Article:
ACS Nano

Portraits of Soot Molecules Reveal Pathways to Large Aromatics, Five-/Seven-Membered Rings, and Inception through π-Radical Localization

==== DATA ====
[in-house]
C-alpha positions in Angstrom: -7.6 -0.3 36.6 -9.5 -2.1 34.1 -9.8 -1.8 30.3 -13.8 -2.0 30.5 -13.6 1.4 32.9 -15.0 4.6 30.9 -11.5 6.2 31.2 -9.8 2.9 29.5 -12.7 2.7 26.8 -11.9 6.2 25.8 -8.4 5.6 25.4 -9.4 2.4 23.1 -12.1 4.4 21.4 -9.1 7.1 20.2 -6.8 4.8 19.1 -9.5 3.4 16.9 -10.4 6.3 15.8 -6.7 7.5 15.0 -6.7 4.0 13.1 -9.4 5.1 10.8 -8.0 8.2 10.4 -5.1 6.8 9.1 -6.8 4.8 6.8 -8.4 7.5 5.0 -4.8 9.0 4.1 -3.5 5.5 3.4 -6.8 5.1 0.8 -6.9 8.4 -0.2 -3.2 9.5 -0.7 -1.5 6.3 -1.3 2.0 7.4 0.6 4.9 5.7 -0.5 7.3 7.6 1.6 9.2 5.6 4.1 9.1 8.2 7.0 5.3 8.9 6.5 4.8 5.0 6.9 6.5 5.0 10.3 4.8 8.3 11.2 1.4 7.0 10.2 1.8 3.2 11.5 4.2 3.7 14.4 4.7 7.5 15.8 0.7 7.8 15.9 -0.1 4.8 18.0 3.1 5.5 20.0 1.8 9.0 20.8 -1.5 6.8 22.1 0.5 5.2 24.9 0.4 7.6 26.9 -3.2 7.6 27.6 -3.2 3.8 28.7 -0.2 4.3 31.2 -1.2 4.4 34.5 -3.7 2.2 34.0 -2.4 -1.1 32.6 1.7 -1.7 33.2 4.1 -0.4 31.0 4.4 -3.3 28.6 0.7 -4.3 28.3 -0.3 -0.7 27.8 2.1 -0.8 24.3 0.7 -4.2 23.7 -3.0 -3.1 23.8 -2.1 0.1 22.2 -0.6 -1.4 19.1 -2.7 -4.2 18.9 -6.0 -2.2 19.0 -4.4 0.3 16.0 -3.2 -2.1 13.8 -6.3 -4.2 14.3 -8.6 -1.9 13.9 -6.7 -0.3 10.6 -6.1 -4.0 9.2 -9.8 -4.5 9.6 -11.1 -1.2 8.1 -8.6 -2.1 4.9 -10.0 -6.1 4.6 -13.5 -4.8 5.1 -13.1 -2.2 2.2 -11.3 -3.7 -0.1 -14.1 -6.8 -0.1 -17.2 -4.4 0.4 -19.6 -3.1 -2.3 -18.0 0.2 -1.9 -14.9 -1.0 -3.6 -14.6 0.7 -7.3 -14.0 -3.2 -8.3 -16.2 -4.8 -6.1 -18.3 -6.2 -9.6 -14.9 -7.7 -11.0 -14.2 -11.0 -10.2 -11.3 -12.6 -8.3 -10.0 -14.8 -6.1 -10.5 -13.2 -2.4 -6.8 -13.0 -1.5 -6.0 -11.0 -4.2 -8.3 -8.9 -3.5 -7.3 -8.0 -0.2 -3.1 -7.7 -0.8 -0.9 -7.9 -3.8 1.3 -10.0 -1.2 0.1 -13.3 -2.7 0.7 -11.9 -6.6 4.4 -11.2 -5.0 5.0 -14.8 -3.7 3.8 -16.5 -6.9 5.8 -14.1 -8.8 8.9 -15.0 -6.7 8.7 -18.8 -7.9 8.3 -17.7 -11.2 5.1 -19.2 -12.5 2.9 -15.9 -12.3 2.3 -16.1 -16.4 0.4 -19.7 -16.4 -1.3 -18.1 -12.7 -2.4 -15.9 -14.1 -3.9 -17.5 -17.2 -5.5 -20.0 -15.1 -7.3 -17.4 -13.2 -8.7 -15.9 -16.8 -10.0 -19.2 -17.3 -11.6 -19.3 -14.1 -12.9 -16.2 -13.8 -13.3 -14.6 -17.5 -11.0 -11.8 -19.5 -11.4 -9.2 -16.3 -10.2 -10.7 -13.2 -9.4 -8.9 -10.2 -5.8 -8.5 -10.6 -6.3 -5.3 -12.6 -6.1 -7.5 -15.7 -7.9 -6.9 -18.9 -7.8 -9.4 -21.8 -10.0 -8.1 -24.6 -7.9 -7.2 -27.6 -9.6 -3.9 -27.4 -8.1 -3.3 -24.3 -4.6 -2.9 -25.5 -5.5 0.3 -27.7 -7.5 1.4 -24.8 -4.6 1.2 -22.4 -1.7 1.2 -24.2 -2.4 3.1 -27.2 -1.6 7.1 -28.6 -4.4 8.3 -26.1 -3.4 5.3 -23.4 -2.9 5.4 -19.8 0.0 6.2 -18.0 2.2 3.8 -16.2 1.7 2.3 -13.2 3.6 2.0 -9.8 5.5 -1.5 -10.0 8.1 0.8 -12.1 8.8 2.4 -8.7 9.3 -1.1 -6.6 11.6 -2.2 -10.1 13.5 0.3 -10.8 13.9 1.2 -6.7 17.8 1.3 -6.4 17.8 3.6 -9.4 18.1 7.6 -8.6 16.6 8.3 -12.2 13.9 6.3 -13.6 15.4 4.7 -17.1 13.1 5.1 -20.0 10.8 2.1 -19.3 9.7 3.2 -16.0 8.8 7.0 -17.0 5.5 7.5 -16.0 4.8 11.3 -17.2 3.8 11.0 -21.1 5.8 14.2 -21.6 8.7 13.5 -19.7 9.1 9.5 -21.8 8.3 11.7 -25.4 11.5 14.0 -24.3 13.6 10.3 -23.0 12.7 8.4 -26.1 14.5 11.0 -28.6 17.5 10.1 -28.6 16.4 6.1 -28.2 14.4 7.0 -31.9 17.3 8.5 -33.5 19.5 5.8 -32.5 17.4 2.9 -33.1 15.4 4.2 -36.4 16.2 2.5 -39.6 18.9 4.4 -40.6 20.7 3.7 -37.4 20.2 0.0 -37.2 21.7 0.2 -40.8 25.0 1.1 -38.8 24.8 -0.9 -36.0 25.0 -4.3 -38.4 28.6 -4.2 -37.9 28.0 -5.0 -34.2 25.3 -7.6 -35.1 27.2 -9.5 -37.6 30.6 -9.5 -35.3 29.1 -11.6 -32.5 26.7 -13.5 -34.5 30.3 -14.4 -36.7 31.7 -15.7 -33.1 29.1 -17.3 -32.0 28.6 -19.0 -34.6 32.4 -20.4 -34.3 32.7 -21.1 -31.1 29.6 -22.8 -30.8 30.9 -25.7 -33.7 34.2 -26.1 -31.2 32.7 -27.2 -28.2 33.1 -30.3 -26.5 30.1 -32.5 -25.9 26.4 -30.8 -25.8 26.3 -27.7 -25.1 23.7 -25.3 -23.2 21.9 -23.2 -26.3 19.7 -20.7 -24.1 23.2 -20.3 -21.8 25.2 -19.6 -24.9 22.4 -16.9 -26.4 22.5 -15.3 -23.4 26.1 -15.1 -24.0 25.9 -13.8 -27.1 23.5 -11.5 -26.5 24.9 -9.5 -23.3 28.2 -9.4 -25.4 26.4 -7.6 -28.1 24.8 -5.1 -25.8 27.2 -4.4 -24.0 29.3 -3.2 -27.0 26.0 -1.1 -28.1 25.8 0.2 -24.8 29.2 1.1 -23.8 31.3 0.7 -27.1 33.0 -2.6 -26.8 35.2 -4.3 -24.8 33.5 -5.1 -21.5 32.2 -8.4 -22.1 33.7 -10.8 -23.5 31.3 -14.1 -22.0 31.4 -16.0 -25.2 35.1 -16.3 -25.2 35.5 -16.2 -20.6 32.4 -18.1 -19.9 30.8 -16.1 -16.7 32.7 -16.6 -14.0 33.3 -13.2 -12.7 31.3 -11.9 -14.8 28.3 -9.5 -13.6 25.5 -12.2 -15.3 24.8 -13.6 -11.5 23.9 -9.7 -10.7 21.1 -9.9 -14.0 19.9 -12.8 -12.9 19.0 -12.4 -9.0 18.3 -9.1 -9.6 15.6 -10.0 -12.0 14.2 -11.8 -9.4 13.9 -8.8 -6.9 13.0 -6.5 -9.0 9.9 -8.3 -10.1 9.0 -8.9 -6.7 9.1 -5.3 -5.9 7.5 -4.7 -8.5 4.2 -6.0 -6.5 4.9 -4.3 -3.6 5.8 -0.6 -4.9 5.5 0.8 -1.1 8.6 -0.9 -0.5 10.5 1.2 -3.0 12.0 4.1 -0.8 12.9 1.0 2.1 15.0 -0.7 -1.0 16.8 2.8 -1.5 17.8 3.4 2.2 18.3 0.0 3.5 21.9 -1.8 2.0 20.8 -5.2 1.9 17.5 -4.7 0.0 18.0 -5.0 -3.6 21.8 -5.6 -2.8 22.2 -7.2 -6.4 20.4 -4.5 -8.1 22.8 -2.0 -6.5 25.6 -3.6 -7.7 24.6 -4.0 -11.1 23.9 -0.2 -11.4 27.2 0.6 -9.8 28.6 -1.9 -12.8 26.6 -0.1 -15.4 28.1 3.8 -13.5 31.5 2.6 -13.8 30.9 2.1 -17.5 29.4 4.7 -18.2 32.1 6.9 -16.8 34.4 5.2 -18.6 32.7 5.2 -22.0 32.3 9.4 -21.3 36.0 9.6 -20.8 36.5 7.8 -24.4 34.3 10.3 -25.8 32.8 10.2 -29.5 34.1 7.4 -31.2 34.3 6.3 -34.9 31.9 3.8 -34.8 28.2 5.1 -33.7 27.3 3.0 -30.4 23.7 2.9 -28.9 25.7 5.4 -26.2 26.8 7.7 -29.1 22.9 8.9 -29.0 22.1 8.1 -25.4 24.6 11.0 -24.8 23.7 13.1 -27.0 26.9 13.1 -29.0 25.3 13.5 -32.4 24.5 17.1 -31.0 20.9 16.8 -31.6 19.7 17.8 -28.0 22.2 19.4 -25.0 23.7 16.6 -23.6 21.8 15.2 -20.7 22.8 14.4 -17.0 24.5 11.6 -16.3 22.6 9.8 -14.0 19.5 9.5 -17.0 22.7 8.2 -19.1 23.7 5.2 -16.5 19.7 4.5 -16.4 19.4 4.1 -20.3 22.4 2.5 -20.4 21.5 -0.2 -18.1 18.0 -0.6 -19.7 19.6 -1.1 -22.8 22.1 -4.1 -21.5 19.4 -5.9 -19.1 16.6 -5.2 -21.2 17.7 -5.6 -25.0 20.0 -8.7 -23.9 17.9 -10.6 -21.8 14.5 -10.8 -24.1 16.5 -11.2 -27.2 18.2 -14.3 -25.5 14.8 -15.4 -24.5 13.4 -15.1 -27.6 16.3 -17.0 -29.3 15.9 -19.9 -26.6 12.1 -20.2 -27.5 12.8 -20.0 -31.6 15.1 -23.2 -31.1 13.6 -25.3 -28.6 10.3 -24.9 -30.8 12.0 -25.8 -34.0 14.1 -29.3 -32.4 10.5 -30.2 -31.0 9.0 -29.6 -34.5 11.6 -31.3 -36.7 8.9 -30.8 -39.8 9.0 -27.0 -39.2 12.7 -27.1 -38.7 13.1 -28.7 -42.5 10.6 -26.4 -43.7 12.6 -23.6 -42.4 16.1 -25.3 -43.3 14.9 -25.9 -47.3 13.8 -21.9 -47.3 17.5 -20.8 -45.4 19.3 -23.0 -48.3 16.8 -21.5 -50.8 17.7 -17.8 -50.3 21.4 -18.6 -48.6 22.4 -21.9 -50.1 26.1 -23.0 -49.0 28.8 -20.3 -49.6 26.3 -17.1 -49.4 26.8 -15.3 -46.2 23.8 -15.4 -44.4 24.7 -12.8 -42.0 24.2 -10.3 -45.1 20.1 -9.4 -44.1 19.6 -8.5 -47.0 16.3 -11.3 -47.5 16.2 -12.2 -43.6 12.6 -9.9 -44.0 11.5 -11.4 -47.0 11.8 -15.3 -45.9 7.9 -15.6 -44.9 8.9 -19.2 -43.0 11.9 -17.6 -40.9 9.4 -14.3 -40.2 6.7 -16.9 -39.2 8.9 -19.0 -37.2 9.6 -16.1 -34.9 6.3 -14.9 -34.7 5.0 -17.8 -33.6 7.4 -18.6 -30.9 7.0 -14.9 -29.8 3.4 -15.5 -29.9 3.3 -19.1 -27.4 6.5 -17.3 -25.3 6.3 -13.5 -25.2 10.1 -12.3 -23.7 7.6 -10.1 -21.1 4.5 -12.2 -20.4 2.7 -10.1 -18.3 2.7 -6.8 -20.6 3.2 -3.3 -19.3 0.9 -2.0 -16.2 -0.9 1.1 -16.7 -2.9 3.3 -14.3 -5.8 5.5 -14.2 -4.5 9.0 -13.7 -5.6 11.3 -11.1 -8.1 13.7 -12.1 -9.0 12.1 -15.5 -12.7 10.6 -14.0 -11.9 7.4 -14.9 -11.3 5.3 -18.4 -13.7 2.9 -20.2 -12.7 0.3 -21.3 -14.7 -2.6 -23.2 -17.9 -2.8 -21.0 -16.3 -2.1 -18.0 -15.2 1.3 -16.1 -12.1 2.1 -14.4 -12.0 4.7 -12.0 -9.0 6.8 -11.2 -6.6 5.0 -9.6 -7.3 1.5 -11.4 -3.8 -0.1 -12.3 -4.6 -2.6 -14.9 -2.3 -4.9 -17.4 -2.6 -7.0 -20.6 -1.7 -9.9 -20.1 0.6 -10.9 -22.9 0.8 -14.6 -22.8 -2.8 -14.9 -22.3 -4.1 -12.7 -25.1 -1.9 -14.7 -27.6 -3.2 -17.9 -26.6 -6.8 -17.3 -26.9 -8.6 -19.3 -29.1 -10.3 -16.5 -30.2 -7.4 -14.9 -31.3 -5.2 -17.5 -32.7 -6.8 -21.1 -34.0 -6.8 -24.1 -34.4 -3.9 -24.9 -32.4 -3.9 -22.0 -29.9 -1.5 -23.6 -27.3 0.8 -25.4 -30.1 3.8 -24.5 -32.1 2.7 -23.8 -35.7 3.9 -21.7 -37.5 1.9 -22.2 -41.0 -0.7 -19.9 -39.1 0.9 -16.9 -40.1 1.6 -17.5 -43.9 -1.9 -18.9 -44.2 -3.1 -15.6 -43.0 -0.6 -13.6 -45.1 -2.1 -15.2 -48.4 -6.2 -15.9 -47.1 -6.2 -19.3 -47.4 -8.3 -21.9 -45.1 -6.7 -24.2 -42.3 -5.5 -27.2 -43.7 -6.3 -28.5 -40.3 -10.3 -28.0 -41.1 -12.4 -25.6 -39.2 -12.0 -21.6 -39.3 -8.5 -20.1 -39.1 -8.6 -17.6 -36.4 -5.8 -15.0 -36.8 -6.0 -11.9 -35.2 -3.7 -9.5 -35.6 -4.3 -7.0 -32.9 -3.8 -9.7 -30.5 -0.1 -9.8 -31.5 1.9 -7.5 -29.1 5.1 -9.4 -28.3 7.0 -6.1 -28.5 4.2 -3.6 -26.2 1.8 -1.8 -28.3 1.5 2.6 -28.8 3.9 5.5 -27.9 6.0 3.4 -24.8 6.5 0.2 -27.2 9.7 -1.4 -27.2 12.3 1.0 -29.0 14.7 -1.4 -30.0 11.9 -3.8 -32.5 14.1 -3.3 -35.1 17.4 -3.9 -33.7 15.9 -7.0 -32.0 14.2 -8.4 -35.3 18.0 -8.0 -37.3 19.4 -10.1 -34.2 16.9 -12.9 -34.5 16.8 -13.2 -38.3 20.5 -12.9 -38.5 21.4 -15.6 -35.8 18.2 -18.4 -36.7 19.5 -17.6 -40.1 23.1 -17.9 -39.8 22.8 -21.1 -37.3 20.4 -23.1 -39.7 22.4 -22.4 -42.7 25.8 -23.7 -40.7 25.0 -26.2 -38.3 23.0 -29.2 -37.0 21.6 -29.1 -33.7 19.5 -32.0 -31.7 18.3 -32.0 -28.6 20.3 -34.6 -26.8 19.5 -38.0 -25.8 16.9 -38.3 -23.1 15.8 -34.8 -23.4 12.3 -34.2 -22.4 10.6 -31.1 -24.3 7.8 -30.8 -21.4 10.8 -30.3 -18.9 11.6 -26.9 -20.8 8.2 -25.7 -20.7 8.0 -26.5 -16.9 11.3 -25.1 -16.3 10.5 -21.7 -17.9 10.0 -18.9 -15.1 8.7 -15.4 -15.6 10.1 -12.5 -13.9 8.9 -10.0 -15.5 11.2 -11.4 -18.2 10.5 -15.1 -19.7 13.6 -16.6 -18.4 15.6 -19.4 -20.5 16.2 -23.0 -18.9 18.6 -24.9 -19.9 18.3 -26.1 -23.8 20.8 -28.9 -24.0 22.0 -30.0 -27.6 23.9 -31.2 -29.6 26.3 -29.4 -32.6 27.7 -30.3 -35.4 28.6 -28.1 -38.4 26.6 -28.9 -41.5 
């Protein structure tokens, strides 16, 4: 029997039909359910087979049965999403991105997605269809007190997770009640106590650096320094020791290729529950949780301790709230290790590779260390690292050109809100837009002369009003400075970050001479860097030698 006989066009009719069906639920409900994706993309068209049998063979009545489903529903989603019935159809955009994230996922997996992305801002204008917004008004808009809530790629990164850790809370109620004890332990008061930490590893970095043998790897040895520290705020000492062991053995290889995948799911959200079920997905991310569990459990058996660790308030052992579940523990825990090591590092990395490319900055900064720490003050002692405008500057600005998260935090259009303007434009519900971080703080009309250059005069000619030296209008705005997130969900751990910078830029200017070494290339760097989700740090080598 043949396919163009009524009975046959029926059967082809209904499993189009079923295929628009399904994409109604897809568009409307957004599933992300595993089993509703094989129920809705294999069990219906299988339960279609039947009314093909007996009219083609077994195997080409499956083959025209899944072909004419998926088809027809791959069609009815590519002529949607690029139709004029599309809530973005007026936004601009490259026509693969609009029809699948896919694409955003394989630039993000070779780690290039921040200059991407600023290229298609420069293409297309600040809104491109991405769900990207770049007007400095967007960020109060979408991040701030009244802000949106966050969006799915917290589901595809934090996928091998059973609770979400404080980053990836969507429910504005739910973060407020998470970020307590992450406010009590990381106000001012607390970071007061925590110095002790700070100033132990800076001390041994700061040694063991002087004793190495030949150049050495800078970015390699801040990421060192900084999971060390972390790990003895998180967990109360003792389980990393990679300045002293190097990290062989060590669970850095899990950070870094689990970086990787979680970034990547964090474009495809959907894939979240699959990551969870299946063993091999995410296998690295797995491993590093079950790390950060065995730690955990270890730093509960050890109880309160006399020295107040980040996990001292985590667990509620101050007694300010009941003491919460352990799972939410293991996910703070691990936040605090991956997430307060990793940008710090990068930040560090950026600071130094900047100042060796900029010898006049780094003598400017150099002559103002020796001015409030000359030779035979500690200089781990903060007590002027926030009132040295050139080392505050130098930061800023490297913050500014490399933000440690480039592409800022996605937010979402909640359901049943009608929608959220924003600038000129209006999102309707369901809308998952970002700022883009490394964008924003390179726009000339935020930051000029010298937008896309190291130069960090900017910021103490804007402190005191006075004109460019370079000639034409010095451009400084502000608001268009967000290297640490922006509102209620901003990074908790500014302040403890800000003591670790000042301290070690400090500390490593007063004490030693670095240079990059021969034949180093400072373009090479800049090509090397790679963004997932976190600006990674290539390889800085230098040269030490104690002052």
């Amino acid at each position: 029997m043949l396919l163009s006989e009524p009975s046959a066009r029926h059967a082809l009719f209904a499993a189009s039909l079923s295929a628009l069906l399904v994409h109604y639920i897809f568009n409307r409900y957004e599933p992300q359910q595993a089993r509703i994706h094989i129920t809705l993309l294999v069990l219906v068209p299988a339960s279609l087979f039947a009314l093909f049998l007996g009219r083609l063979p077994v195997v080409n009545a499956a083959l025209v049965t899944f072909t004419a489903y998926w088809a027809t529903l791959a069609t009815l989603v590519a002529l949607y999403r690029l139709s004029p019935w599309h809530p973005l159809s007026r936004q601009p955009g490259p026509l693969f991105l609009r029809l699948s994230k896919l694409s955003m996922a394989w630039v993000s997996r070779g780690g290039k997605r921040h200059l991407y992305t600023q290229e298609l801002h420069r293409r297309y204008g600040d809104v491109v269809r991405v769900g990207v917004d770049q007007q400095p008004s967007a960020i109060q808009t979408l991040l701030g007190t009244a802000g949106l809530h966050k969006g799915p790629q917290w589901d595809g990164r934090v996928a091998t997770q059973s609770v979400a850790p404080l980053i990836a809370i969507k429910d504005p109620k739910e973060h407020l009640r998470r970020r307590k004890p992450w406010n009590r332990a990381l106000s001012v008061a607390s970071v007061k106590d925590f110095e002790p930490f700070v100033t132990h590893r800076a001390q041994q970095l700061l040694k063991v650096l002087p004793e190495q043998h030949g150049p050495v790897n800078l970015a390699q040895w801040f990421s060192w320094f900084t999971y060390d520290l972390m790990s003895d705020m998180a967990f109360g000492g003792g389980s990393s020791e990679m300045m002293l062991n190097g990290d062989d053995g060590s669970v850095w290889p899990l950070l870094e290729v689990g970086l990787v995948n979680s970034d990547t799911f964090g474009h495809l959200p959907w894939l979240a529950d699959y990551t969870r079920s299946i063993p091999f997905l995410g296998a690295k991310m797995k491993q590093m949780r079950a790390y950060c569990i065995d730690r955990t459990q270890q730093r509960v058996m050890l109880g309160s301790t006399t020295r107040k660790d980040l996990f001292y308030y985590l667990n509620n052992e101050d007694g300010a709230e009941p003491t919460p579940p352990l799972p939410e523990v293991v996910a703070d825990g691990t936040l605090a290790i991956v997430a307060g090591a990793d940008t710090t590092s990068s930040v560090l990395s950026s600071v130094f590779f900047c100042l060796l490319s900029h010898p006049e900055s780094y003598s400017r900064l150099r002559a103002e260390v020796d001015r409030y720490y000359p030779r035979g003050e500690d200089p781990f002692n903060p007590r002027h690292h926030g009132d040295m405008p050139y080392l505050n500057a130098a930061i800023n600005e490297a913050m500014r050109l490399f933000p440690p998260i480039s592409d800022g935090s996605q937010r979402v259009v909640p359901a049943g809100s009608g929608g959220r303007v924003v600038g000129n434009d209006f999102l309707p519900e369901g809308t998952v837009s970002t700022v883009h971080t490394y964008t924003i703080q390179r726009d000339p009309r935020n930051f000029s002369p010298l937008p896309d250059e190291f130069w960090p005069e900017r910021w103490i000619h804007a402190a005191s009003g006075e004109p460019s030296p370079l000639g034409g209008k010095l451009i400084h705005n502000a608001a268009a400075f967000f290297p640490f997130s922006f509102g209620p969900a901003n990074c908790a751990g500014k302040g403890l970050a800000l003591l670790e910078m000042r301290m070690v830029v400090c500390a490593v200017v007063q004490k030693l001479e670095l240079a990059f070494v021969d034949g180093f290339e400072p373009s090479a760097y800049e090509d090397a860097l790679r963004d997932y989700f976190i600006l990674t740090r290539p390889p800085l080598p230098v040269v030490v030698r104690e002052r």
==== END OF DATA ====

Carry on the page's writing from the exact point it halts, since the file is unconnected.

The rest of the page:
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Incipient soot early in the flame was studied by high-resolution atomic force microscopy and scanning tunneling microscopy to resolve the atomic structure and orbital densities of single soot molecules prepared on bilayer NaCl on Cu(111). We resolved extended catacondensed and pentagonal-ring linked (pentalinked) species indicating how small aromatics cross-link and cyclodehydrogenate to form moderately sized aromatics. In addition, we resolved embedded pentagonal and heptagonal rings in flame aromatics. These nonhexagonal rings suggest simultaneous growth through aromatic cross-linking/cyclodehydrogenation and hydrogen abstraction acetylene addition. Moreover, we observed three classes of open-shell π-radical species. First, radicals with an unpaired π-electron delocalized along the molecule’s perimeter. Second, molecules with partially localized π-electrons at zigzag edges of a π-radical. Third, molecules with strong localization of a π-electron at pentagonal- and methylene-type sites. The third class consists of π-radicals localized enough to enable thermally stable bonds, as well as multiradical species such as diradicals in the open-shell triplet state. These π-diradicals can rapidly cluster through barrierless chain reactions enhanced by van der Waals interactions. These results improve our understanding of soot formation and the products formed by combustion and could provide insights for cleaner combustion and the production of hydrogen without CO2 emissions.